Public dialogue is not held in a vacuum, and it is not shaped by accident. Recognizing the manipulation that goes into diverting our attention elsewhere is the first step to refusing to fall victim to it again. Reclaiming the public narrative is the next step. Watch Saturday as the nation’s young people do just that.
It has become a bit of a trend of late – a positive one, in my view – for advocates and funders alike to acknowledge the significance of public dialogue surrounding a given issue, and understand what the nature of that dialogue can do to our ability to address that issue.
As advocates, we all want to shape the way people think and talk about our mission. We have been taught to take a traditional PR approach to this task. Brochures have evolved into websites, Public Service Announcements into digital marketing campaigns. These tactics have their value, but the social sector is finally waking up to a more strategic approach. It starts with identifying the dominant mindset surrounding social issues, or the way the public broadly sees a problem and what it will take to solve it. Then we can incorporate consistent themes, values, beliefs, and language into our tactical messaging to navigate that dominant mindset and help shape the way the public thinks about a problem. In this way, we can make it more likely for the public to accept new ways of solving it.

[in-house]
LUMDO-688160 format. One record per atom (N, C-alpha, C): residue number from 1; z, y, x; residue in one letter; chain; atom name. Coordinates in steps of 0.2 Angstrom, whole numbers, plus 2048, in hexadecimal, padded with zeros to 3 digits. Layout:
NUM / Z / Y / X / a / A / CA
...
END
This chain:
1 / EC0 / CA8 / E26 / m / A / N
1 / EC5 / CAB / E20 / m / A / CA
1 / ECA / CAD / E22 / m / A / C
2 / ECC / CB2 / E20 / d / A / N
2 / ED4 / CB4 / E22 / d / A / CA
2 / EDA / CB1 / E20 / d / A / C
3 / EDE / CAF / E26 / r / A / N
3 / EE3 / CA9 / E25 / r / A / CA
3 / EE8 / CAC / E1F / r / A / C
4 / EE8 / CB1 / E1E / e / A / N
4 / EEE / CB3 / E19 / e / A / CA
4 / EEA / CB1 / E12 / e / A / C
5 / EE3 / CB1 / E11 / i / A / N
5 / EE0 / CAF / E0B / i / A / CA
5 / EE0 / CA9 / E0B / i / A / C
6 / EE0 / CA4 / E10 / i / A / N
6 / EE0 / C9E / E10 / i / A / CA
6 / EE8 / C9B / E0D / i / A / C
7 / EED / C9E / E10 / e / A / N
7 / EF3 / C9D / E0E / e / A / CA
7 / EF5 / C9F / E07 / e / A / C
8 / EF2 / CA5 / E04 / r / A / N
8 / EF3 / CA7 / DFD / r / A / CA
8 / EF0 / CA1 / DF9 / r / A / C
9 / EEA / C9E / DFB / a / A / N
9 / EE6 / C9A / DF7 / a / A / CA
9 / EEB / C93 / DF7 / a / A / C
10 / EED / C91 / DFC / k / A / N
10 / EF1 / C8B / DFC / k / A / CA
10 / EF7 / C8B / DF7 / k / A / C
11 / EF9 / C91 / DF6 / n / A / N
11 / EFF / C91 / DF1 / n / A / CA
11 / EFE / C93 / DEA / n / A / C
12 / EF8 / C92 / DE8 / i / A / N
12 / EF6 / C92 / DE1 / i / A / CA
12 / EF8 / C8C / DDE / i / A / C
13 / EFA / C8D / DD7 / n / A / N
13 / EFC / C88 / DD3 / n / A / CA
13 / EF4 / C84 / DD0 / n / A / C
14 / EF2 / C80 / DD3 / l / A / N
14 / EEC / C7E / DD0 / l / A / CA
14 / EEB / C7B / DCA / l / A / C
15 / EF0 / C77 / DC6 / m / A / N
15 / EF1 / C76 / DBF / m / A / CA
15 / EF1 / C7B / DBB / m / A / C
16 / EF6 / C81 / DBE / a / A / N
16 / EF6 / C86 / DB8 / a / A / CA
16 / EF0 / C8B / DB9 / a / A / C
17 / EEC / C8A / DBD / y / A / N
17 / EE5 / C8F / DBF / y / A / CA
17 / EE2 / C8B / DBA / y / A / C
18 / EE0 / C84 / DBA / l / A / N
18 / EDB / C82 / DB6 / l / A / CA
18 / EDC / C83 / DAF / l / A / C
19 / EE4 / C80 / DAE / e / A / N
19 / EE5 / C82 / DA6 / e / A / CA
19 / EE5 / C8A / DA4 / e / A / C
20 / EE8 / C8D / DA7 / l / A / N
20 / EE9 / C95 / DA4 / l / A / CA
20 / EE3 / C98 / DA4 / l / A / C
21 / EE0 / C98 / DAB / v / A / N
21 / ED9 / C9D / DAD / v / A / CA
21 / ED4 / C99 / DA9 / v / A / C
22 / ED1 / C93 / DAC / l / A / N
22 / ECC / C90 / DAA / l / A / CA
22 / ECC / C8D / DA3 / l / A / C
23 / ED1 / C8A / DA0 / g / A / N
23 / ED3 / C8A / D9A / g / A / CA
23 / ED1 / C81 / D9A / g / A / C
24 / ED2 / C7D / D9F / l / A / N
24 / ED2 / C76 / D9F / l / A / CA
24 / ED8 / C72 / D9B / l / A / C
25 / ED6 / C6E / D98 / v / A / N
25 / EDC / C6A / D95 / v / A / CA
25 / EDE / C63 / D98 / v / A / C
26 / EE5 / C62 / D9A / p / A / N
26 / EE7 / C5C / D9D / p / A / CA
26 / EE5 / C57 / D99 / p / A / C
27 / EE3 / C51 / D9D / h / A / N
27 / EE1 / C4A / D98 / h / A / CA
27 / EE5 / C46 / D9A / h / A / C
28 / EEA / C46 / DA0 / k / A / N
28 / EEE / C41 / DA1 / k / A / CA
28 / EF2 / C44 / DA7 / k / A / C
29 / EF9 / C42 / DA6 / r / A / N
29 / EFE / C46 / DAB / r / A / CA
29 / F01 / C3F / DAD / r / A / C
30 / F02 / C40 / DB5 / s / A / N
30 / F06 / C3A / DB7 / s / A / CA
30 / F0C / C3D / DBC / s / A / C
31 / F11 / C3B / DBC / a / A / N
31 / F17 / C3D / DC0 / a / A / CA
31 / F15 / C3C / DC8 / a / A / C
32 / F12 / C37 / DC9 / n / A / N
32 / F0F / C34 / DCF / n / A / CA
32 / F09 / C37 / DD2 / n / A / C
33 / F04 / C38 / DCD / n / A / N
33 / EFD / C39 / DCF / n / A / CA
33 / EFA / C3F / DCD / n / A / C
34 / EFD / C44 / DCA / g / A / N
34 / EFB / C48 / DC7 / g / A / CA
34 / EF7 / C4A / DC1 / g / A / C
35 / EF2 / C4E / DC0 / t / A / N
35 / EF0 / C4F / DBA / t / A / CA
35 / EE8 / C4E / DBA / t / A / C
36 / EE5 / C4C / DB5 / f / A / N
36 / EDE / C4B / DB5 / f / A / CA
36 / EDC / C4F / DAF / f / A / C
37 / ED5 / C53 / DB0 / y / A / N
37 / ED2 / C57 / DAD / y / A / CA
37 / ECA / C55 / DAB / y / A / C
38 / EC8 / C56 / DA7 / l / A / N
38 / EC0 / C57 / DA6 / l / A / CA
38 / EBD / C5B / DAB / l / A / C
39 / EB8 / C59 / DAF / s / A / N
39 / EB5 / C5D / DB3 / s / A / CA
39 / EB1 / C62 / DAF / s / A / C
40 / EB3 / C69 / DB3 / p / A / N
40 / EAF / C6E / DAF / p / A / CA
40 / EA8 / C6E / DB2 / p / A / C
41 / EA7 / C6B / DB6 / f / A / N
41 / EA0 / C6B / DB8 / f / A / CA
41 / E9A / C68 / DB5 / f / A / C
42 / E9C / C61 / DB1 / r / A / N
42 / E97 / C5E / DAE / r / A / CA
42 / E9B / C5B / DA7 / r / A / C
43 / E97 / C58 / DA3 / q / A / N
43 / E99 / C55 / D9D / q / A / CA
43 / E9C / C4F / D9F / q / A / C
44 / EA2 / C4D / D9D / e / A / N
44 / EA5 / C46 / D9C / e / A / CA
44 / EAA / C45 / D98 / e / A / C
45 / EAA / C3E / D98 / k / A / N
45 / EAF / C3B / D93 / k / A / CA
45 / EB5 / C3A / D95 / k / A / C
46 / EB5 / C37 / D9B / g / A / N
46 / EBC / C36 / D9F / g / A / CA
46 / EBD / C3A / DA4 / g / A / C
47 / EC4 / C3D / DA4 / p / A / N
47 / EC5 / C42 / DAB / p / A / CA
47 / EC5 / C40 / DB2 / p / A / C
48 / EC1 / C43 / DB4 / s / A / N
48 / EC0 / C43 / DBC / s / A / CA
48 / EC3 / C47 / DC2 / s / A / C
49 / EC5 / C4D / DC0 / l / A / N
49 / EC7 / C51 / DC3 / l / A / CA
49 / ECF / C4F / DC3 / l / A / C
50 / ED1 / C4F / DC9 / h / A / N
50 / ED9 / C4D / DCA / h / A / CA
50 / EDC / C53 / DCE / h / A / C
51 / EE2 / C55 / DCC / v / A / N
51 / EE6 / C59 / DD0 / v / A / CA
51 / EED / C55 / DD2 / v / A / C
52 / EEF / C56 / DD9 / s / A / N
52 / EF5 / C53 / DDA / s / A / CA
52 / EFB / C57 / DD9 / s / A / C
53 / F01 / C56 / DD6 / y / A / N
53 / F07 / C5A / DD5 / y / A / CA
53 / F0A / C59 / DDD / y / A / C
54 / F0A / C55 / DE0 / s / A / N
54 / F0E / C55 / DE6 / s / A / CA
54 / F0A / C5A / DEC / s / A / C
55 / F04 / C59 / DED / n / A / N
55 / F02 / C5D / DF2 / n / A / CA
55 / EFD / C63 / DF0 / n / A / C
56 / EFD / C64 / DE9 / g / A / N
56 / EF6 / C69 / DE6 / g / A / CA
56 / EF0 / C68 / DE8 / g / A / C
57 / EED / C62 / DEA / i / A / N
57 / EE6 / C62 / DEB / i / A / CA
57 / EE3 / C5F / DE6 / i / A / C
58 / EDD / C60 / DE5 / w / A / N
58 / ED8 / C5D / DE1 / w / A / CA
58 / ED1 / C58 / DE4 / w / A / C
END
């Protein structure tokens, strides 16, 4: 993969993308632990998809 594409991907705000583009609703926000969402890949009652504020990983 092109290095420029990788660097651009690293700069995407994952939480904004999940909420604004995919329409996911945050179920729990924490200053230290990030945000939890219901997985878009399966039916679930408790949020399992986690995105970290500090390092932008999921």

Welcome to the new era of issue advocacy. Enter philanthropy.
Increasingly, public and private foundations want in on this approach. Foundations can play a unique role in shaping public narrative. When considering how to fund in this space, here are six options philanthropy can consider: